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Plumbing Pipe Types

Plumbing Pipe Types


There are many types of plumbing pipes for residential or commercial buildings. Plumbing pipes such as PEX, Copper and PVC are used normally depending on their application and the location in which they are installed. In addition there are some other plumbing pipe types such as black, galvanized and brass. Let’s see below the best application for the most common used plumbing pipes.

1. Plumbing Pipes: PEX

PEX Plumbing
Photo courtesy AFresh1

Pex piping is a flexible plastic piping that has become a popular selection in residential and small business applications. Although slightly higher initial cost, its minimal maintenance and fast installation process makes it the best pipe for water distribution inside a building. PEX piping provides a really leak-free product offering advantages over copper piping. One of the most important drawbacks is that it cannot be used in outdoor applications because UV rays can damage is outdoor plastic layer.

2. Plumbing Pipes: Copper Piping

Solder Copper
Photo by Vaxomatic

Copper pipes are probably the most traditional plumbing pipe used due to their extensive duration and reliability. They provide superior corrosion resistance, great material to be used for hot and cold water, and it can be managed easily. However, the most important factor to consider before using copper piping is that it needs to be soldered together and it might require additional fittings. Not everyone is a good at soldering copper pipes, but the article How to Solder Copper Pipes might help you.

3. Plumbing Pipes PVC Piping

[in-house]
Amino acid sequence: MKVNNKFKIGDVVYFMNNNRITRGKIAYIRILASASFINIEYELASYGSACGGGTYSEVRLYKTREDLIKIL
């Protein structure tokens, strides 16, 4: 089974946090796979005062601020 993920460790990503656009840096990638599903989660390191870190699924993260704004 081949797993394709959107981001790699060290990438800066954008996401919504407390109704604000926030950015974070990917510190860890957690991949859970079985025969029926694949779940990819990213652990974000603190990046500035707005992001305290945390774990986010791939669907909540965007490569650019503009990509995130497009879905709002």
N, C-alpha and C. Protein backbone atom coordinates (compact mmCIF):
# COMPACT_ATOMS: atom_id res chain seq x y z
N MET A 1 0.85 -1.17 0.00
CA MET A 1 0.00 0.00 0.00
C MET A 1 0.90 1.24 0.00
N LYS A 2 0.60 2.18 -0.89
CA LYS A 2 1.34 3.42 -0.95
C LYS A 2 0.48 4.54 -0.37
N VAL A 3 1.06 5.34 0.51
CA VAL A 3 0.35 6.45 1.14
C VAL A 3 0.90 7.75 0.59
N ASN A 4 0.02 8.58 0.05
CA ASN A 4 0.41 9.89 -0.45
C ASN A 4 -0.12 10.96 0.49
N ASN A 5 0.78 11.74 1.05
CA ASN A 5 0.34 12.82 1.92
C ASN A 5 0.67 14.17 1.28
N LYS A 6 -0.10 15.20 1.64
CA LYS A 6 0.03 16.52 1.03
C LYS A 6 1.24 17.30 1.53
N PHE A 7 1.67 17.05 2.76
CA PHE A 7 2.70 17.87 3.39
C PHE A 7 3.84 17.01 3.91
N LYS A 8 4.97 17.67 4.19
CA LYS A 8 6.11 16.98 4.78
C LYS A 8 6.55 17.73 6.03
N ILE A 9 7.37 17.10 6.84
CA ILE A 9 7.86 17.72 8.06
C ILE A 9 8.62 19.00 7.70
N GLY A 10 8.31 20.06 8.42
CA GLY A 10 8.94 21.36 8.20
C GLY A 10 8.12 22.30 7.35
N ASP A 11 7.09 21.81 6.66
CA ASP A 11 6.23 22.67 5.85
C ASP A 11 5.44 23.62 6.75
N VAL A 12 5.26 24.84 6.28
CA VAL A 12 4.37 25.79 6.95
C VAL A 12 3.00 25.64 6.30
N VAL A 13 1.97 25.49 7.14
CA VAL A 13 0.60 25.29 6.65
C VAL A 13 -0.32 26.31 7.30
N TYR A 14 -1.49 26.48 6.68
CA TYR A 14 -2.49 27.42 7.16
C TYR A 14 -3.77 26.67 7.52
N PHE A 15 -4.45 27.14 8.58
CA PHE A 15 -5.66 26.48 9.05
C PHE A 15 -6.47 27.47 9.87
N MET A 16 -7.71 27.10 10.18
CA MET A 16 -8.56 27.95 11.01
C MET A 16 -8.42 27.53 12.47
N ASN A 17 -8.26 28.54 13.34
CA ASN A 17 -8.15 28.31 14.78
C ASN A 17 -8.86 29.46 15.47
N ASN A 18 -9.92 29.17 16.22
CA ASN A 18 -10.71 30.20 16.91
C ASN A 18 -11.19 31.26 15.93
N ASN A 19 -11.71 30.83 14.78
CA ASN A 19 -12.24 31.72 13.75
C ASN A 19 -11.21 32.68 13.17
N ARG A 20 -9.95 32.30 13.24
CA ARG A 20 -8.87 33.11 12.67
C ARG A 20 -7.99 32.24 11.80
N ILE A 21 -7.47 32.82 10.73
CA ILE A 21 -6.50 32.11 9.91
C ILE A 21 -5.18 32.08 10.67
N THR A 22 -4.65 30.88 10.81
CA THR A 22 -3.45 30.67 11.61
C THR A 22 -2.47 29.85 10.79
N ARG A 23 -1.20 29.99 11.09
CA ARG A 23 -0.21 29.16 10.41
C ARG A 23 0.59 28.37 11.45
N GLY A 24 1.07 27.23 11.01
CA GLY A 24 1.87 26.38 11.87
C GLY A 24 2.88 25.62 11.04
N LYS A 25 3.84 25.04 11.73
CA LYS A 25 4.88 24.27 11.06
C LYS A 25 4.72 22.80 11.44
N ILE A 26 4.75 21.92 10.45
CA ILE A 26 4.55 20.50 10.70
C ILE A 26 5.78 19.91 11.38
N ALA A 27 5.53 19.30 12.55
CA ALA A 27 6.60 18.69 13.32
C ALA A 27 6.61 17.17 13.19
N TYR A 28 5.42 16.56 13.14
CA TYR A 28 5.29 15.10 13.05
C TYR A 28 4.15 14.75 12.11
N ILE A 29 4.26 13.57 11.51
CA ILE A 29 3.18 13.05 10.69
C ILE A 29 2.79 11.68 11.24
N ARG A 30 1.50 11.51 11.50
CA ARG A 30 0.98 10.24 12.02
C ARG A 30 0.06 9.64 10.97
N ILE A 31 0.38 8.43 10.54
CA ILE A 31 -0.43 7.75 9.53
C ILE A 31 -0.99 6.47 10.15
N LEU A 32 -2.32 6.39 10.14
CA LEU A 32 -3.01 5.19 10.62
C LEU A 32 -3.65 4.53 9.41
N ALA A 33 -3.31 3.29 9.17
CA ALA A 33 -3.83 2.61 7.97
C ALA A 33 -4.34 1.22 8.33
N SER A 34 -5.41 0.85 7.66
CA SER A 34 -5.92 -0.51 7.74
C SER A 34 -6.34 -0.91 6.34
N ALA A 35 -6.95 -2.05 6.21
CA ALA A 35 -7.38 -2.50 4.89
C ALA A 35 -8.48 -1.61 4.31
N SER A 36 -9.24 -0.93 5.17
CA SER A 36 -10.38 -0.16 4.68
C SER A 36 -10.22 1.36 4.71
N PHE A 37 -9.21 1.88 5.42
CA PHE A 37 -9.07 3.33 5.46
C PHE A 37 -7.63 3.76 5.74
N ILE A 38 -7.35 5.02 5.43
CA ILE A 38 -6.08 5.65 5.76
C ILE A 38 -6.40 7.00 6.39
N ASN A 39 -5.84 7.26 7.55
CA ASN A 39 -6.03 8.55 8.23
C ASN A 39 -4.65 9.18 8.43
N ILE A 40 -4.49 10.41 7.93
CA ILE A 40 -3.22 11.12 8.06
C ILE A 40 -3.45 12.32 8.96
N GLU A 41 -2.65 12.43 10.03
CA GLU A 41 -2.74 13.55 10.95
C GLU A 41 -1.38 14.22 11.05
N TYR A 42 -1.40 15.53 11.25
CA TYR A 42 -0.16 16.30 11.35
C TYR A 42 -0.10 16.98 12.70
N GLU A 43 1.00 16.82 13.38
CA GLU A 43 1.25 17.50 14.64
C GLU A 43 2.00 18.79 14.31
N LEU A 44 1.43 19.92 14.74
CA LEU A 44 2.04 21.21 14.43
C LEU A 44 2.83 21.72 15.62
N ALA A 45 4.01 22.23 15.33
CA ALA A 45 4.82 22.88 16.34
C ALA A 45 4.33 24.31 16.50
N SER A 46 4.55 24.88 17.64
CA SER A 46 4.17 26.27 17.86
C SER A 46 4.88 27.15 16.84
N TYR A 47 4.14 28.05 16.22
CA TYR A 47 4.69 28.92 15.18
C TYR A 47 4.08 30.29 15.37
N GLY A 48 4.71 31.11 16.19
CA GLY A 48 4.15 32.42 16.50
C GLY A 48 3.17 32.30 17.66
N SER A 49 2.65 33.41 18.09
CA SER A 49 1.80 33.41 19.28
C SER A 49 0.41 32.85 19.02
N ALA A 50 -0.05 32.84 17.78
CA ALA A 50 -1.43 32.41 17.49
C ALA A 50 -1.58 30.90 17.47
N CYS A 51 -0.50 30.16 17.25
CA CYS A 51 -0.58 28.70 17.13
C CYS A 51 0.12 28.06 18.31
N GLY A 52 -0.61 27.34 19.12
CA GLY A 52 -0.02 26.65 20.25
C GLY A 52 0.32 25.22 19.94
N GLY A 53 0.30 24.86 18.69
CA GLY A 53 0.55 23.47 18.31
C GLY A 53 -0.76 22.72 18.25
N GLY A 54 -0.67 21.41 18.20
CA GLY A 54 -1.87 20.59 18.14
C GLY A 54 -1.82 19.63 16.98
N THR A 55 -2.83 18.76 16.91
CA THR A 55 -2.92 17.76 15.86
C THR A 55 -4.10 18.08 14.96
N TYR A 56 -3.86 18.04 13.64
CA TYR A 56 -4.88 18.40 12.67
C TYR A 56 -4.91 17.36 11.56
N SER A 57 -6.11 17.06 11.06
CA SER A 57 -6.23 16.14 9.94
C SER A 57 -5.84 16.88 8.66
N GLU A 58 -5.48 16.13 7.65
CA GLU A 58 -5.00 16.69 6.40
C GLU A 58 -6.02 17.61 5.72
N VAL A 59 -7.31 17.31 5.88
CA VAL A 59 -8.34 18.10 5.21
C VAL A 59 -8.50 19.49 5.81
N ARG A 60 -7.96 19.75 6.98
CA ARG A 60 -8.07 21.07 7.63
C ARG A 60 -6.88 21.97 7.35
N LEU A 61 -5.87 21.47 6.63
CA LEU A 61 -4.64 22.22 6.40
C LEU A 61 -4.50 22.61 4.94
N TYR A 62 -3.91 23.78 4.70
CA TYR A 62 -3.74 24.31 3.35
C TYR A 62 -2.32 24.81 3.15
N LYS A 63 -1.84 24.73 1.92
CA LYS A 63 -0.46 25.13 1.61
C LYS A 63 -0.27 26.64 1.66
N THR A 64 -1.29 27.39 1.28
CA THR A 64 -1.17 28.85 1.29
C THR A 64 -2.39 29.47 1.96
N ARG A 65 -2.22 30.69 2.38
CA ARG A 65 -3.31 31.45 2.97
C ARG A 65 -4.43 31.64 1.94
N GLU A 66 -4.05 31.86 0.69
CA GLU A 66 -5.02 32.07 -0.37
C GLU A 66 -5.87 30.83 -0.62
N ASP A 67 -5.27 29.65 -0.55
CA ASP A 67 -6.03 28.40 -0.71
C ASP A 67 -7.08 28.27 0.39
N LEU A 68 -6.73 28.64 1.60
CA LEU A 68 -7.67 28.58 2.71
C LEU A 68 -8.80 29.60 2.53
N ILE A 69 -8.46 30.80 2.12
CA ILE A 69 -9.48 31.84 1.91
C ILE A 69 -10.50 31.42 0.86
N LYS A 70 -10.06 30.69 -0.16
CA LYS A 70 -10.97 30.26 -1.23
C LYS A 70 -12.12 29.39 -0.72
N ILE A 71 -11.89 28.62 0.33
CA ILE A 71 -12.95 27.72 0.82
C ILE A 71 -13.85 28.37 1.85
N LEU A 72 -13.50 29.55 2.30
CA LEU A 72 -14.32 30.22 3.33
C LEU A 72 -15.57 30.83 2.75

PVC Pipe
Photo © UberCulture

PVC plumbing pipes are used for cold and hot potable water as well with sewage applications. PVC pipes vary on their thickness and configuration depending on the application where it will be used. For example, pressure water pipes, are not the same as sewer pipes, and not the same as the ones used on storm drainage systems. Plastic plumbing products designed for potable water applications are usually designated with either "NSF-PW" or "NSF-61" to indicate that the product complies with the health effects requirements of NSF/ANSI Standard 6.

4. Plumbing Pipes: Galvanized Piping

Galvanized Pipe
Photo © LISGirl

Galvanized piping was used several years ago as the standard for residential projects. However, with time it is used less frequent because rust can build up inside small diameter pipes. If the pipe is old enough, then you can see water coming from the faucet with rust traces as the scale can break loose from the inside of the pipe. Galvanized pipes can be used to transport grey water or non-potable water.

5. Plumbing Pipes: Brass

Brass Pipes
Photo © Elsie Esq

Brass plumbing pipes provide great rust resistance piping, if it’s made of 67% to 85% copper. The best brass pipe grade is obtained when the alloy contains 85% copper and is called red brass pipe. Brass piping provides a long lasting material that does not rust in the interior and it does not causes friction losses inside the pipe. Brass plumbing pipes are easier to thread than steel pipes and excellent for hot-water and large distribution systems, such as pump fittings, water tanks, and wells. Brass pipe normally tend to last longer than any other plumbing material. Brass pipe generally comes in 12-foot straight lengths.

6. Plumbing Pipes: Cast Iron Piping

Cast Iron Pipe
Photo ©, Thurdl01

Cast iron plumbing pipes are normally manufactures as bell-and-spigot type. It can be found also with threaded joints but are more expensive than the bell and spigot one. These pipes are heavier than any other pipes, normally used for water distribution systems, or underground installation as the main pipe on drainage or sewer systems. The smallest size that normally is manufactures is 4” pipe, large enough to be used on residential applications. Cast iron pipe is heavy and must be supported while you assemble a joint.

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